I agree. This sense of the immanent-transcendent depersonalized Mind/Desire strapped into a machinic commodified acceleration toward a singularity that leaves the Self behind: why is that so attractive? It’s a religious instinct. I agree that the locked-down and all-consuming ego can get in the way; so too can oppressive social institutions. Deterritorialize and reterritorialize until something better makes itself known: fine. But deterritorializing self out of existence? Not interested.


    Comment by john doyle — 14 December 2009 @ 4:49 pm

    • ‘A carrier thinks only for the sake of the thought itself, rather than for what its thinking will mean for its own interests. It has no interests, a fact that is the alpha and omega of its potential to be interesting. ‘

      After a rest, this part I pick out which is where he and I are always at loggerheads, and I’m going to remain as intransigent as possible. We ‘Scah-lett O’Haras’ are not going to stop looking after our own interests just because some genius whippersnapper tells us we’ve got ‘potential to BE interesting’ if we’ll just feature the ‘thought itself.’ This is very clever and is like a high-toned Scientology sort of leader’s manifesto, insofar as it’s pretty transparent that SOMEBODY has some interests. But the carrier is not supposed to, only his commander’ and of course, that cannot be spelled out, because even an idiot wouldn’t take orders if it were. The other part ‘It has no interests, a fact that is the alpha and omega of its potential to be interesting’ is, of course, just tailor-made for the sheepish kind of followers. But it becomes only REALLY interesting when somebody says no, it’s time to RETERRITORIALIZE, as well as other various and sundry things like ‘so I’ve got paleo curio tastes. Isn’t that just too bad. I DO hope you can send the ELECTRIC CURRENTS to the motel when I go since I won’t have internet service to get the ‘giant hardon’, and will be languishing with the micro-hardon of old science and ‘creative slum ego’. I can’t imagine he hasn’t found this interesting, this determination of mine to keep the ego-body, the body-body, and the metropolis intact and reverse charges (lol), as it were. Otherwise, I would have been a lot more polite had he kept H. open, and would have continued to frequent it.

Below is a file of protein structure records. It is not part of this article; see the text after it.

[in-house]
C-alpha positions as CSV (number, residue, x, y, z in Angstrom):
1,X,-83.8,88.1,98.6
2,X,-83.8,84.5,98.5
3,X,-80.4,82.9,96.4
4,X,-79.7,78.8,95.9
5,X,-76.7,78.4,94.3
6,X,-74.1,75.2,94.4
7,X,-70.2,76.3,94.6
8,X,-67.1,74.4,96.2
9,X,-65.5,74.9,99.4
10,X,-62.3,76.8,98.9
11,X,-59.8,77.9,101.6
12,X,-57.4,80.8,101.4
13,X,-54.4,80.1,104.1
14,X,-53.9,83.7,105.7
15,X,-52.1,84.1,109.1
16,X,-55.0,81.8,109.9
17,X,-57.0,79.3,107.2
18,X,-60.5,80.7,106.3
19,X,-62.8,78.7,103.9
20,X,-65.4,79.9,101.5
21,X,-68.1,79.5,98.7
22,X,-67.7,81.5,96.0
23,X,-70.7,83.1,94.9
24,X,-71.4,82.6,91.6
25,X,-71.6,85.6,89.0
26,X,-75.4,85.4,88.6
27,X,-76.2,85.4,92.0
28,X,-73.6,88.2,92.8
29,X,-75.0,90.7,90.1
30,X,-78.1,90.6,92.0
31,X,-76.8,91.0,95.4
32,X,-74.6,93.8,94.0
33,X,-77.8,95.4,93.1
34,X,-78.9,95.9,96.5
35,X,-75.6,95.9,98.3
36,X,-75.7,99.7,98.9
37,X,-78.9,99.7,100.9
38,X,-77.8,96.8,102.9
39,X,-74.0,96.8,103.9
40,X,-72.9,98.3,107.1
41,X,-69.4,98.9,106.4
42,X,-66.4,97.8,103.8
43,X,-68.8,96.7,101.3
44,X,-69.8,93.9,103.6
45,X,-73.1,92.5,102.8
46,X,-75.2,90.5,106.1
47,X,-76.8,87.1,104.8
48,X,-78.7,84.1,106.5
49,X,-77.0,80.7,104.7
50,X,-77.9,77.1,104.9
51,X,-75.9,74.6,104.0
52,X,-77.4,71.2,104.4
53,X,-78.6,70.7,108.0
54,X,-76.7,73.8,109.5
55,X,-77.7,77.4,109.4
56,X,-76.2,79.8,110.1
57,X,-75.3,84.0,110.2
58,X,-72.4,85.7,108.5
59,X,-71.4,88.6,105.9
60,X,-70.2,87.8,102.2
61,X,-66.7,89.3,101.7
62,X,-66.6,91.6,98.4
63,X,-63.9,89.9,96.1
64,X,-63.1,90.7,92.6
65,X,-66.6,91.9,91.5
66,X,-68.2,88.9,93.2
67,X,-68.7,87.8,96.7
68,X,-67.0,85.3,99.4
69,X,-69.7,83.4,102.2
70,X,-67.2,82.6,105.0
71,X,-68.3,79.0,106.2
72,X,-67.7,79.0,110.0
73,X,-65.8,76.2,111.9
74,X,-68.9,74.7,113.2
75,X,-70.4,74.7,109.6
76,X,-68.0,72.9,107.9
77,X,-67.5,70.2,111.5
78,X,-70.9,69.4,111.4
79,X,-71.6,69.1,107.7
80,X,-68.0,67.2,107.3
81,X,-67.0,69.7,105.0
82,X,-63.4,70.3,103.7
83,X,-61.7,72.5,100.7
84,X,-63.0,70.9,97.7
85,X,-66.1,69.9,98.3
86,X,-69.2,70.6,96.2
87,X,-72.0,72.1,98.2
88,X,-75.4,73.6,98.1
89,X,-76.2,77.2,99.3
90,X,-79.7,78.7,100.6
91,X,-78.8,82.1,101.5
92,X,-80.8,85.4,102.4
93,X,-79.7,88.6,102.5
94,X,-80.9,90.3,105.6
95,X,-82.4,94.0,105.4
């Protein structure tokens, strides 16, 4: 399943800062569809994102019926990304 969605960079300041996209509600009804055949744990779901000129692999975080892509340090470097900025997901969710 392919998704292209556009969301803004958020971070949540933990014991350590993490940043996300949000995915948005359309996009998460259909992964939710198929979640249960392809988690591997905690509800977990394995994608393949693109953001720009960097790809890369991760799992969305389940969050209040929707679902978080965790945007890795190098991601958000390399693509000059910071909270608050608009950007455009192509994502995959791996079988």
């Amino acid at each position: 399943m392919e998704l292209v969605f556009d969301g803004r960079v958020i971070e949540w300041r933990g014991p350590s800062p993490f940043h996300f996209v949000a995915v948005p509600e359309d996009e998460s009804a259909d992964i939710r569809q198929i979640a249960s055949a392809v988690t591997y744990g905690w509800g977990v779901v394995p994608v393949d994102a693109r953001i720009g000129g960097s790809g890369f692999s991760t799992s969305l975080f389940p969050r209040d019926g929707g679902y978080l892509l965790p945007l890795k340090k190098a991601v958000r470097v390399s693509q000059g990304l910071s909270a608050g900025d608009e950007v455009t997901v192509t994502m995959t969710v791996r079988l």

But I could be wrong that he ever wants to be like me in terms of name and works in the usual sense with authorship, and just going ahead and producing new great writing, and not resisting being honoured for it, in other words letting even those fantasies become a reality instead of forever keeping things with this strange clandestine atmosphere. The fear is that the ‘charm’ won’t still be there, the primacy. I’m not putting this perfectly, but you probably follow: Not everything is wrong with the already existing Establishment structures, just because much of it is.

      ‘Deterritorialize and reterritorialize until something better makes itself known: fine.’

      Yes, and maybe the reterritorialization is always when you are ready for the experiment and the newly mined material to be shaped into the ‘something good’. That might even be the thing that ‘makes itself known’. Then you can deterritorialize again.

      ‘But deterritorializing self out of existence? Not interested.’